## Tuesday, February 5, 2013

### Baye's formula

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[Quite lazy recently, so write harder..... :( ]

A friend just asks me what is Baye's formula.

The simplest form is

P(A|B)P(B)=P(B|A)P(A)

where P(A|B) means the conditional probability of A given that B happens.

Lets we take a frequentist approach. Suppose out of N trials, A appears a times, B appears b times, and in c trials, both A and B occur. Then

P(A|B)=c/b=(c/N)/(b/N)=P(A and B)/P(B)

and therefore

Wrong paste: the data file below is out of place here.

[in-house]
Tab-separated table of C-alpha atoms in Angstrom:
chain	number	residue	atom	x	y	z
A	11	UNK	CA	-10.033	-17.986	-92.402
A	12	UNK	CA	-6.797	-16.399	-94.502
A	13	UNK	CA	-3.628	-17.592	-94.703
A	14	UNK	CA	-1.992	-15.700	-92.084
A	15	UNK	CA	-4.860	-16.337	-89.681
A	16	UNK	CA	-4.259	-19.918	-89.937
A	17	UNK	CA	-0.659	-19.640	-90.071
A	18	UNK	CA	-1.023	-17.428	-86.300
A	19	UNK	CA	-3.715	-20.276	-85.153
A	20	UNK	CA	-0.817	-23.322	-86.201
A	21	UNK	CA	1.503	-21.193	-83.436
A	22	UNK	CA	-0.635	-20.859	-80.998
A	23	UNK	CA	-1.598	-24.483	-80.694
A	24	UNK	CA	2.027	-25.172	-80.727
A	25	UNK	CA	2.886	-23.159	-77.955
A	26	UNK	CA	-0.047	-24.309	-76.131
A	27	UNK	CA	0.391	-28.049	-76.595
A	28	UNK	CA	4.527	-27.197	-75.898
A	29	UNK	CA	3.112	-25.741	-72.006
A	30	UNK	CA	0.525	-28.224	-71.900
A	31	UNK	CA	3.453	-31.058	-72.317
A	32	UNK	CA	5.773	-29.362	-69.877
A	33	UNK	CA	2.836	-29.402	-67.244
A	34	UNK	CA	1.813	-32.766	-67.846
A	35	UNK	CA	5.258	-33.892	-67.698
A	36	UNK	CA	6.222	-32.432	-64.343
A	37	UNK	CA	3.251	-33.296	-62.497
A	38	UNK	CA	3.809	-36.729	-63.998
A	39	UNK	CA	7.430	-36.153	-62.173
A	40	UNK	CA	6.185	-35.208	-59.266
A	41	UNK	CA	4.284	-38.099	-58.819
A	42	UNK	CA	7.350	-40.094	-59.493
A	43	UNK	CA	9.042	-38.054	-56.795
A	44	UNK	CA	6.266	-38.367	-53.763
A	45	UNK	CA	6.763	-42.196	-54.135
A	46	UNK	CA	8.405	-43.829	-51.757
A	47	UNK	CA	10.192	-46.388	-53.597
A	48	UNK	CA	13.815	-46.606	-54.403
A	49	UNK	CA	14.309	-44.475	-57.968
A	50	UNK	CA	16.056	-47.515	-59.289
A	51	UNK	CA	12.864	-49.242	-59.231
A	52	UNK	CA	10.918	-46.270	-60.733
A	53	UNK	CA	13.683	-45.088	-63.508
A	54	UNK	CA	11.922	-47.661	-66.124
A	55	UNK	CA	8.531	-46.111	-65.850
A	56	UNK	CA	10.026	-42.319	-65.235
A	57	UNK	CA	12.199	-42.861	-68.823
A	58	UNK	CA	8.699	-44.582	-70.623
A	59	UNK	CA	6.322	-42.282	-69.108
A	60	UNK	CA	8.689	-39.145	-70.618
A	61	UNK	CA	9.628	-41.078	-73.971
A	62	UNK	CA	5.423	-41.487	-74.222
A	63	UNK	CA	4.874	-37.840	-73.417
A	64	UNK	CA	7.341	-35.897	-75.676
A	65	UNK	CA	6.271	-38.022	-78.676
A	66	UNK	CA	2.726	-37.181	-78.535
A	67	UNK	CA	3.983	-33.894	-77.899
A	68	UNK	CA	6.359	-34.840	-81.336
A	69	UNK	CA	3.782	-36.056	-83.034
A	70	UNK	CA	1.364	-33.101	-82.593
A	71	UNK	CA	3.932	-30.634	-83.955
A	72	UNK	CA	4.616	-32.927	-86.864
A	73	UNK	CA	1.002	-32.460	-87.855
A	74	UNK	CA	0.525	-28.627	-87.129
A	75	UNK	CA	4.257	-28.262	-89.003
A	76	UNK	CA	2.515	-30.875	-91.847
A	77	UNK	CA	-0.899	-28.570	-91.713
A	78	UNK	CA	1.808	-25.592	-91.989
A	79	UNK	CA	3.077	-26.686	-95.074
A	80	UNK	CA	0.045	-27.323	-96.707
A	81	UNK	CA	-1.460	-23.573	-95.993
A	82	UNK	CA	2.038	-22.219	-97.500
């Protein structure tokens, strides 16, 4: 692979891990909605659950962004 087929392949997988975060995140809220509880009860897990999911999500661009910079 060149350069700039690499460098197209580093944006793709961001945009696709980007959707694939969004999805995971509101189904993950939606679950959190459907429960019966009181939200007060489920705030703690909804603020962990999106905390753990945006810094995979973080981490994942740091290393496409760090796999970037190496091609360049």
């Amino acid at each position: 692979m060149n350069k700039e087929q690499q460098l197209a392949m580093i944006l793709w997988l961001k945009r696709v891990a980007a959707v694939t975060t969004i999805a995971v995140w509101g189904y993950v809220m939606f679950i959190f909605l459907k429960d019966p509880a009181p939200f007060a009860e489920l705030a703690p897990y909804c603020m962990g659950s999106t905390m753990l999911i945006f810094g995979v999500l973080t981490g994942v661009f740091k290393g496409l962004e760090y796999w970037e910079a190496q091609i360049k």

P(A|B)P(B)=P(A and B).

Likewise P(B|A)P(A)=P(A and B). Hence we deduce the Baye's formula.

Example: We throw a dice. Let A={1,2}, B={1,3,5}, C={2,3,5}.

P(A)=1/3, P(B)=P(C)=1/2, P(A and B)=P({1})=1/6, P(A and C)=1/6, P(B and C)=1/3.

P(A|B)=1/3, P(A|C)=1/3.

P(B|A)=1/2, P(B|C)=2/3.

P(C|A)=1/2, P(C|B)=2/3.

We say that two events X and Y are independent if P(X and Y)=P(X)P(Y). If P(Y)≠0 it is the same as saying that P(X|Y)=P(X).

Now we see that B and C are not independent.  However we have A and B are independent, and that A and C are also independent.  Not the same kind of independence in our usual sense, right?